Discussion Topics

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Does Tom Wolfe appear to be a “conservative” writer, as some have characterized him? If so, in what ways?

Should actual events, such as those in The Right Stuff, be enhanced for literary effect? If not, why not?

Wolfe writes very long books. Do his subjects warrant the extensive treatment that he gives them?

Would you agree with Wolfe’s assertion that the realistic novel should still be the major fictional form in the twenty-first century?

The eighteenth century satirists believed that their purpose was to identify and to correct through ridicule human error. Is their evidence in Wolfe’s work that he, like these satirists, is a moralist?

Some have argued that a seventy-three-year-old writer was ill prepared to write about contemporary college life in I Am Charlotte Simmons. How well do you think Wolfe accomplished this task?

In what ways, if any, does The Right Stuff predict the form of Wolfe’s later fiction?

Wolfe has often introduced black characters into both his fiction and his nonfiction. What does his work seem to say about race relations in America?

Other literary forms

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Tom Wolfe is known as one of the most original and influential of the New Journalists to come to popular attention during the mid-1960’s. His collections of essays and original drawings on contemporary American lifestyle include The Pump House Gang (1968), Radical Chic and Mau-Mauing the Flak Catchers (1970), and Mauve Gloves and Madmen, Clutter and Vine, and Other Stories, Sketches, and Essays (1976). In these and other works, Wolfe skewered the foibles of a period he named the me decade. In The Painted Word (1975), he addressed what he saw as the false pretensions and theory-driven impulses of modern art, and he took on the similar hoaxing of the general public by architects in From Bauhaus to Our House (1981).

Prior to his venture into long fiction, Wolfe’s most extensive and successful work was The Right Stuff (1979), a lengthy, well-researched, and engrossing study of the manned spaceflight efforts of the United States from their beginnings through the end of the original Mercury program. The book has been widely recognized for its incisive and penetrating exploration of the unique worldview of test pilots and astronauts and for its explanation of the almost inexpressible concept of “the right stuff.”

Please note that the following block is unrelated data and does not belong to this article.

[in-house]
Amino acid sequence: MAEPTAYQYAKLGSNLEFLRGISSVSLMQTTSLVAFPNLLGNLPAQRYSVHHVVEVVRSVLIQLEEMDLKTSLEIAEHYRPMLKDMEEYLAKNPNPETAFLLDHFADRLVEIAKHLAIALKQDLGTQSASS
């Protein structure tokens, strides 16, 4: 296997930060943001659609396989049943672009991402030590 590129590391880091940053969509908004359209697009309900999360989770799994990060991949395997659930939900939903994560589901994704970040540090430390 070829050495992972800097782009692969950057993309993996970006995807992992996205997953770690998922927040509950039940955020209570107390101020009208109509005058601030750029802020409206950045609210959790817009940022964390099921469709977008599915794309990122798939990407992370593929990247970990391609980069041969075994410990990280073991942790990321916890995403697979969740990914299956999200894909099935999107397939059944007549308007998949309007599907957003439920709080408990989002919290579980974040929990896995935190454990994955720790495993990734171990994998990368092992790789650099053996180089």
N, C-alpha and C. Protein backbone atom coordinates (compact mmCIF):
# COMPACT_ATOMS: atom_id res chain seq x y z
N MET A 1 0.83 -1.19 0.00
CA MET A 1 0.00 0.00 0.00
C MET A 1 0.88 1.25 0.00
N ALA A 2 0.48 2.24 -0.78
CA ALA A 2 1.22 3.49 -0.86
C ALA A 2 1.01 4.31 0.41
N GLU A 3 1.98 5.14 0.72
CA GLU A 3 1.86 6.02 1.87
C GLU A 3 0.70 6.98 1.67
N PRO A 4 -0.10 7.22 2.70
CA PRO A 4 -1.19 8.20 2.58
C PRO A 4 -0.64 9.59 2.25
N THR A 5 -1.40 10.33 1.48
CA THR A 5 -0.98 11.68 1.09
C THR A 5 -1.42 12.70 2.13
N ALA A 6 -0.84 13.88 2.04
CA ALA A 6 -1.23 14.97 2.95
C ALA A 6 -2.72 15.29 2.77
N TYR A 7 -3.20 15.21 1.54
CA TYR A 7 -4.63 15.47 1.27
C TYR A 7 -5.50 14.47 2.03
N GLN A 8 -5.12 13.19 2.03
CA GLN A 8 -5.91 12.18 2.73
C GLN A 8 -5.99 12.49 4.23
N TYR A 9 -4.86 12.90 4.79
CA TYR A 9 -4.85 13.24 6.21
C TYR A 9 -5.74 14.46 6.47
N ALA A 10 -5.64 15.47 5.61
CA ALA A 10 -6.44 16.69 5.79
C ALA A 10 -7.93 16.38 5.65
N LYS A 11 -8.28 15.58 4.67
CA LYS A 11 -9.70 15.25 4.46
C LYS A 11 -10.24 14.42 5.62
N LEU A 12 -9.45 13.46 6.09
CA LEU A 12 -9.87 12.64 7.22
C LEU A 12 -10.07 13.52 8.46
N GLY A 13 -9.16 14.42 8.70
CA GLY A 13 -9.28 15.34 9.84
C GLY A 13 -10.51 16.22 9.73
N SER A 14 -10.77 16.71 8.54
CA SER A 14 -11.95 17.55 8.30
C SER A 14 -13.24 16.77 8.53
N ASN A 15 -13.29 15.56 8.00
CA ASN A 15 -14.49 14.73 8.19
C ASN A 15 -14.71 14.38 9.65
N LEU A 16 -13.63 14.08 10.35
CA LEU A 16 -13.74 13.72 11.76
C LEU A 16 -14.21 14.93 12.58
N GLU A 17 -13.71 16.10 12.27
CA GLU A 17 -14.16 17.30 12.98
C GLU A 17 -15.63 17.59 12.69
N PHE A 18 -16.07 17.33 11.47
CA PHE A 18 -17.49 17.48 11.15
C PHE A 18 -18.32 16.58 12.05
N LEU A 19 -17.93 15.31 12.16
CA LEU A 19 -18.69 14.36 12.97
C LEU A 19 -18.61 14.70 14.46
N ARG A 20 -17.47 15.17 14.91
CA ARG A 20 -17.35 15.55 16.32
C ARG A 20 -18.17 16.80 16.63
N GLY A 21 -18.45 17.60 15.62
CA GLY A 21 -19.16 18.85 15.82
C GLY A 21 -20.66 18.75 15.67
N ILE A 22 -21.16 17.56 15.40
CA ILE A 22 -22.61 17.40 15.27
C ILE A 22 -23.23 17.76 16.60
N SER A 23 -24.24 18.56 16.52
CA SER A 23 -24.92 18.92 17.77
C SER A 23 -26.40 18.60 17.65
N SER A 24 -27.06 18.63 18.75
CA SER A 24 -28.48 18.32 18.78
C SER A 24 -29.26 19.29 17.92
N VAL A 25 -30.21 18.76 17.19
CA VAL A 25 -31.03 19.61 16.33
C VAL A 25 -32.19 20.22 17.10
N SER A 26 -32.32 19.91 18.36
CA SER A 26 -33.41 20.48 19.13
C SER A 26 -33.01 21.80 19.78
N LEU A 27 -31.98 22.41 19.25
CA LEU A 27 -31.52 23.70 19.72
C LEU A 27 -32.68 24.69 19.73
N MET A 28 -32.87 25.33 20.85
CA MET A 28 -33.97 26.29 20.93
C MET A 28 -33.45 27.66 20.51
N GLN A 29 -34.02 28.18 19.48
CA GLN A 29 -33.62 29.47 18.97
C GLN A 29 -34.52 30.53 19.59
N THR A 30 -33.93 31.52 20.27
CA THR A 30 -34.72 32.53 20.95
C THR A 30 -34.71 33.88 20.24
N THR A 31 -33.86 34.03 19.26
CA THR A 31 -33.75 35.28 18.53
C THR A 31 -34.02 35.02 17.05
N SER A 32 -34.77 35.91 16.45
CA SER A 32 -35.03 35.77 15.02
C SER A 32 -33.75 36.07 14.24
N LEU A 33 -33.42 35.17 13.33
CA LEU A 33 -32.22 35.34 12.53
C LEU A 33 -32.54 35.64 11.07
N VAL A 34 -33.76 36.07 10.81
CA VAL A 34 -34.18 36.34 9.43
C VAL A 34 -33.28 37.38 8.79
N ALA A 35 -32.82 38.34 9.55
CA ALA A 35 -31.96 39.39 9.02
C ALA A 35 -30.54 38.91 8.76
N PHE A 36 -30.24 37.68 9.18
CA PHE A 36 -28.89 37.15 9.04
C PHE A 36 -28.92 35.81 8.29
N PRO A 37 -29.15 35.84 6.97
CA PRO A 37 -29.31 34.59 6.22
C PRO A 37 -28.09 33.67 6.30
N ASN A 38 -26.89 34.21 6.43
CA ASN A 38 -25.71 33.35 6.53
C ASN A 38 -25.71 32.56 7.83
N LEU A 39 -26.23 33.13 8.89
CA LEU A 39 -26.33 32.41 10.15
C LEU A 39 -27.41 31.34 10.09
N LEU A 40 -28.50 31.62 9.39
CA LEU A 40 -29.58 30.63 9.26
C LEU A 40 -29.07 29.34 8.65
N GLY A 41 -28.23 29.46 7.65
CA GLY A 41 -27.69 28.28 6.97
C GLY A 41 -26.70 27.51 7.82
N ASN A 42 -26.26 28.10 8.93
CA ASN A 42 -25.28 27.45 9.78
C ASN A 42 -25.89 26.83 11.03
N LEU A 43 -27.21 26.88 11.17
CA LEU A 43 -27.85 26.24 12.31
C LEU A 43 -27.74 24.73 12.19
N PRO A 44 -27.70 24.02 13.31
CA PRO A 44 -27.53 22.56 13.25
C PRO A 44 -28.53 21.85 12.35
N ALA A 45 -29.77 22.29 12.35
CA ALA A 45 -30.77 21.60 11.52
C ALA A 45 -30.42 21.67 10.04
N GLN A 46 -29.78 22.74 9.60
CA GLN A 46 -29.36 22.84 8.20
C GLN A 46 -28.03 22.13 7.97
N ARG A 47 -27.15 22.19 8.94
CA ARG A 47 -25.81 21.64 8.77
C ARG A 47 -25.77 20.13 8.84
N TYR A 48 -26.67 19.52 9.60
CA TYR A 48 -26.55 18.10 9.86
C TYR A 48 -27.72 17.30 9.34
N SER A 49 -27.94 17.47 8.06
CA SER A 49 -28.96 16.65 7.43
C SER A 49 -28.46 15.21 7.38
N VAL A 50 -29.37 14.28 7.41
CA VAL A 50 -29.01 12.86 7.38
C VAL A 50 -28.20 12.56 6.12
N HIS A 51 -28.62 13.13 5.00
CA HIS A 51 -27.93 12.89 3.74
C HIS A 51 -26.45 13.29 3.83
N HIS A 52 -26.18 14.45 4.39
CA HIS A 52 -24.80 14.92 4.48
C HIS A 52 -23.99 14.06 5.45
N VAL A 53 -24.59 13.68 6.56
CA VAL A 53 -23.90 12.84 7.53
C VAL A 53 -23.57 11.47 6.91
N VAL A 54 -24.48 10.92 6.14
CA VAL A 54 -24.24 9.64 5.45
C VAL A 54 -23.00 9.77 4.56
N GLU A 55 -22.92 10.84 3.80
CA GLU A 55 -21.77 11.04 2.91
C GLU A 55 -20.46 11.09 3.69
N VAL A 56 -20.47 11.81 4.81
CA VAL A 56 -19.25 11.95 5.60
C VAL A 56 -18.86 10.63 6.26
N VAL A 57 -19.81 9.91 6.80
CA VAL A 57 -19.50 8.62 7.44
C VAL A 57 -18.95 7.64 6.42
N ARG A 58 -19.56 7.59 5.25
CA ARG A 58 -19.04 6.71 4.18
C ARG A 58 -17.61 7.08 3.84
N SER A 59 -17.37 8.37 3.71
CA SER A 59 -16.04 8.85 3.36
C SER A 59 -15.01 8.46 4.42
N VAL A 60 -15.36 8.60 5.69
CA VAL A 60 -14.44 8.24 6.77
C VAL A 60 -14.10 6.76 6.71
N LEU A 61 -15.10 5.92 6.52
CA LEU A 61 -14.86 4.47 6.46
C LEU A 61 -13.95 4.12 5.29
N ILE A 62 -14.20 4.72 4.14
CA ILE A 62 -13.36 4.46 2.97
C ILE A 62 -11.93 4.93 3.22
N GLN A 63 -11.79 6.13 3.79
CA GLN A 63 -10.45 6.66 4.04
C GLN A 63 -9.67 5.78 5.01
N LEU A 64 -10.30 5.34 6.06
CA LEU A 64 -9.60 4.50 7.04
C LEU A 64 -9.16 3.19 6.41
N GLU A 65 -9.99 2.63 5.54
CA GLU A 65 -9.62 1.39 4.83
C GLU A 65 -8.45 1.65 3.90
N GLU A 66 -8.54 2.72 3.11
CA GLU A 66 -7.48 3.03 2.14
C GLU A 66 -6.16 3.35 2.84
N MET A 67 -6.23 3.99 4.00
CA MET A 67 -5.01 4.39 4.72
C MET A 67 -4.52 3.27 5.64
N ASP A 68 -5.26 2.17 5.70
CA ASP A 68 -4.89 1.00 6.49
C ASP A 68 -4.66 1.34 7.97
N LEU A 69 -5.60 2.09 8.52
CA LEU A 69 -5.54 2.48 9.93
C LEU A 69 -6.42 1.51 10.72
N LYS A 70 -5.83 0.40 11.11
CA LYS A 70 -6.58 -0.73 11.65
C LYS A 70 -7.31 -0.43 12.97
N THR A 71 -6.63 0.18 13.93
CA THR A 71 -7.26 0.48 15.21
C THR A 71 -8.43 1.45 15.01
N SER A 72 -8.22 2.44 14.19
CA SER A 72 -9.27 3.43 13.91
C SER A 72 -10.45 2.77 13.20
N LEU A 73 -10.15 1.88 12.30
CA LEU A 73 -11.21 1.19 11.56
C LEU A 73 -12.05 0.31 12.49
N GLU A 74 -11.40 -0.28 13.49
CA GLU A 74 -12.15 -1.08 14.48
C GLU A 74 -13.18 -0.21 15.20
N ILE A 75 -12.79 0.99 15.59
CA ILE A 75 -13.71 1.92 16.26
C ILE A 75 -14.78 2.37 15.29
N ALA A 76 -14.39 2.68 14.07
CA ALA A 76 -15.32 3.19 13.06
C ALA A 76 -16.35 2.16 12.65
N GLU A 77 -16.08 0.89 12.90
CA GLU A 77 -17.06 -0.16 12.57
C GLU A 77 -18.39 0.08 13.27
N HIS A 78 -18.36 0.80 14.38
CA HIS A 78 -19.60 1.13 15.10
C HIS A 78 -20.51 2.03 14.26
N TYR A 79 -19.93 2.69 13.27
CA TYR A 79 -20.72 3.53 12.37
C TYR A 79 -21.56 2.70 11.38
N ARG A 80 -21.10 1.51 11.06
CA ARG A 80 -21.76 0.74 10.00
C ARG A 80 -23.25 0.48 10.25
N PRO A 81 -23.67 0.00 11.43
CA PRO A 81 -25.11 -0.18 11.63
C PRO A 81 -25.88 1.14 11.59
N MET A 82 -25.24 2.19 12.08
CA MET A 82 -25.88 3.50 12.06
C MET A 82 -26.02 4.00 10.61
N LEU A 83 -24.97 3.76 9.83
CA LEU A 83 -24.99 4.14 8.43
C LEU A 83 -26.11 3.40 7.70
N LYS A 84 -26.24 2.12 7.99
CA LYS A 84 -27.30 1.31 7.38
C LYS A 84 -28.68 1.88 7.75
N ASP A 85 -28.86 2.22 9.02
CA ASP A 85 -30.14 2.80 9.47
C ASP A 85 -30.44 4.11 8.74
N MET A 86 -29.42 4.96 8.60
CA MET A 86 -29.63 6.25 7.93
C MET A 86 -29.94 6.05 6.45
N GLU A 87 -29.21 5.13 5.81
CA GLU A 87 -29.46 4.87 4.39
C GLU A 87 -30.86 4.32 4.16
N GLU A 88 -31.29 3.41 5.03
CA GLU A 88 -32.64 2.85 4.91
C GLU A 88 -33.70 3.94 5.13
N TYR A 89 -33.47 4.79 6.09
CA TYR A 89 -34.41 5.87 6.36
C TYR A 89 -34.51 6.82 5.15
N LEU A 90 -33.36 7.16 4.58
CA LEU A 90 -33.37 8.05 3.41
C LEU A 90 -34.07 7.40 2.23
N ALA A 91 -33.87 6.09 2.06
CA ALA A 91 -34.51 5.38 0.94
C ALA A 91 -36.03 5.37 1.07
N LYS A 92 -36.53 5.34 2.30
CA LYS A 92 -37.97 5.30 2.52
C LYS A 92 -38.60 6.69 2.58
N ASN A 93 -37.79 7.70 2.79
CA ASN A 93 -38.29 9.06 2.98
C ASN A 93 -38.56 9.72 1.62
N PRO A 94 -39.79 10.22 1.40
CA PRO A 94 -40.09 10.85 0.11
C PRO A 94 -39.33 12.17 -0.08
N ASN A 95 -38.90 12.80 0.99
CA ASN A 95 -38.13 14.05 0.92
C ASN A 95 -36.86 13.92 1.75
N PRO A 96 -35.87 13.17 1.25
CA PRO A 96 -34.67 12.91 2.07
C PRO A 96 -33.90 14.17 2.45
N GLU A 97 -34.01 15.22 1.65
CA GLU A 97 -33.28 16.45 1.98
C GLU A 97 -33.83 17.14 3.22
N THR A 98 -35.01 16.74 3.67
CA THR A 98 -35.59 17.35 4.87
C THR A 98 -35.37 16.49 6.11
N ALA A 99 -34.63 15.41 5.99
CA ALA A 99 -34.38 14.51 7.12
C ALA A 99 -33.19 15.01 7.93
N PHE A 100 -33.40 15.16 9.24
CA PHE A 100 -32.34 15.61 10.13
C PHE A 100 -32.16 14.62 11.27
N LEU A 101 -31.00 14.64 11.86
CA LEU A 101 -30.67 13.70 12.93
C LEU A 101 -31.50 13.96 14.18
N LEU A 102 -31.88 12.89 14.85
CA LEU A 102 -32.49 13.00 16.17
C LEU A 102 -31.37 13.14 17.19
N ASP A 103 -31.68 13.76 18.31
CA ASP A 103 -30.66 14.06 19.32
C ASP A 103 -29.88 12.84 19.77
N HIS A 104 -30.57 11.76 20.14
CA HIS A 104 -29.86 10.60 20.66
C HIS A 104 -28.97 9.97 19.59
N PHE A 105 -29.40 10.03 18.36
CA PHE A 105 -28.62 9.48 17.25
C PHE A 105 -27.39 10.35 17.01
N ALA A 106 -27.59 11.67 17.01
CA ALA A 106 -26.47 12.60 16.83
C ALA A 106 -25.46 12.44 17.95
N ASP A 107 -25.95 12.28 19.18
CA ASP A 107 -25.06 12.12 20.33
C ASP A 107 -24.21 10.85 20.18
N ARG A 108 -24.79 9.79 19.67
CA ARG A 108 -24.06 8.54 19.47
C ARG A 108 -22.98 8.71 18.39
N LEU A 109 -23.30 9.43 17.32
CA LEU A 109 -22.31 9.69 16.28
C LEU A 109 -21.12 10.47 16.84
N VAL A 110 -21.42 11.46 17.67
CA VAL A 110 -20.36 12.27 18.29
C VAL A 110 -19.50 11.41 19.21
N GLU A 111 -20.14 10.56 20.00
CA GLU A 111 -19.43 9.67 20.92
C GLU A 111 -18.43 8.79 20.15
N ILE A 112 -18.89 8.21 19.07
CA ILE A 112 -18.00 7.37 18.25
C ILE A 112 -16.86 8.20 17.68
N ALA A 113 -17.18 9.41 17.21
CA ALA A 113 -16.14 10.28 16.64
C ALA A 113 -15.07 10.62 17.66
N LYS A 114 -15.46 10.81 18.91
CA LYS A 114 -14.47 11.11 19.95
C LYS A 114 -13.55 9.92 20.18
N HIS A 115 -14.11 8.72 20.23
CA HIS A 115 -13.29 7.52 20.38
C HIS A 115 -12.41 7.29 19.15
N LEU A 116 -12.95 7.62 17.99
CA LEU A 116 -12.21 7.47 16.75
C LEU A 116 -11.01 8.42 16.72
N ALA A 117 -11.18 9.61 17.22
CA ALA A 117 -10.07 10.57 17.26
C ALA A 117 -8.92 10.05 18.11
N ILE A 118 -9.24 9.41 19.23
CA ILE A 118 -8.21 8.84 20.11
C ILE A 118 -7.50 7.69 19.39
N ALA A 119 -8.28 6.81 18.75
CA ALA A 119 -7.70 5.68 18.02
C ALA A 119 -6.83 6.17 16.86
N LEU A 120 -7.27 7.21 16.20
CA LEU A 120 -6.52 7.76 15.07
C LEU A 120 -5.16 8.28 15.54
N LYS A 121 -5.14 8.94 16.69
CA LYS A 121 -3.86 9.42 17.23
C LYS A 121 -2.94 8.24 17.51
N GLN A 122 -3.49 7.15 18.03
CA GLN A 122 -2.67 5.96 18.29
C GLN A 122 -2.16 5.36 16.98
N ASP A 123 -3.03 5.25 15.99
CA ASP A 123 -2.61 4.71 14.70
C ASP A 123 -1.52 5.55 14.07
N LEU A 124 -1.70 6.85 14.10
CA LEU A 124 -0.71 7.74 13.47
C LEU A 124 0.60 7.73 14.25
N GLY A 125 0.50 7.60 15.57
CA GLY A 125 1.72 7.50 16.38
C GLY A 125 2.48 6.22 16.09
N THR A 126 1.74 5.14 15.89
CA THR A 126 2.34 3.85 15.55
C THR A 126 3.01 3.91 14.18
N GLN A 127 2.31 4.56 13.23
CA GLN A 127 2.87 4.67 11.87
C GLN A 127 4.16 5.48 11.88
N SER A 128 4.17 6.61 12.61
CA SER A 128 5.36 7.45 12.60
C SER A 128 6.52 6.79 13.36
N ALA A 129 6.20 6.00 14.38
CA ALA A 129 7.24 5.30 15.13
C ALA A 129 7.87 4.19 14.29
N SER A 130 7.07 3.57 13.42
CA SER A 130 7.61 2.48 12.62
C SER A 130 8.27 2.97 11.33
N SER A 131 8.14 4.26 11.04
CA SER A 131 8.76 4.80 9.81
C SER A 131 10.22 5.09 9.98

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During his career, although often attacked by cultural critics, Tom Wolfe has become one of the most recognized and honored of American writers. In 1973, he received the Frank Luther Mott Award for research in journalism, and in 1977 he was named Virginia Laureate for Literature. After the publication of The Right Stuff, he was widely recognized, winning the Award in Excellence in Literature from the American Institute of Arts and Letters, the Columbia Journalism Award, and the American Book Award. In 1986 he was given the Washington Irving Medal for Literary Excellence.

An even more important mark of Wolfe’s achievement, however, is the fact that he is largely credited with launching an entire literary movement, that of New Journalism, which emerged during the 1960’s and 1970’s and influenced not only nonfiction writing but also fiction itself.


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Bloom, Harold, ed. Tom Wolfe. New York: Chelsea House, 2001. Part of Bloom’s Modern Critical Views series, this book collects important critical responses to Wolfe’s work, as well as providing a thorough introduction by Bloom himself.

McKeen, William. Tom Wolfe. New York: Twayne, 1995. Provides students and general readers with an introduction to Wolfe’s life and career. Especially good in discussing Wolfe’s career as a practicing journalist, including his articles, such as his piece on The New Yorker which so outraged traditionalists.

Ragan, Brian Abel. Tom Wolfe:...

(This entire section contains 246 words.)

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A Critical Companion. Westport, Conn.: Greenwood Press, 2002. Intended as a guide for students, this book contains a biographical chapter, a contextual chapter introducing the concept of “new journalism” and Wolfe’s role in it, and then analyses each of his major works.

Salamon, Julie. The Devil’s Candy: “The Bonfire of the Vanities” Goes to Hollywood. Boston: Houghton Mifflin, 1991. Although primarily about the making of the film version of Wolfe’s novel, this study helps the reader better understand and appreciate the many artistic nuances and insights in Wolfe’s carefully layered work, which were lost in its translation to the big screen.

Scura, Dorothy, ed. Conversations with Tom Wolfe. Jackson: University Press of Mississippi, 1990.

Shomette, Doug, ed. The Critical Response to Tom Wolfe. Westport, Conn.: Greenwood Press, 1992. Contains a variety of critical responses to Wolfe’s writings over the years, with a section devoted to the early responses and criticisms of The Bonfire of the Vanities.


Critical Essays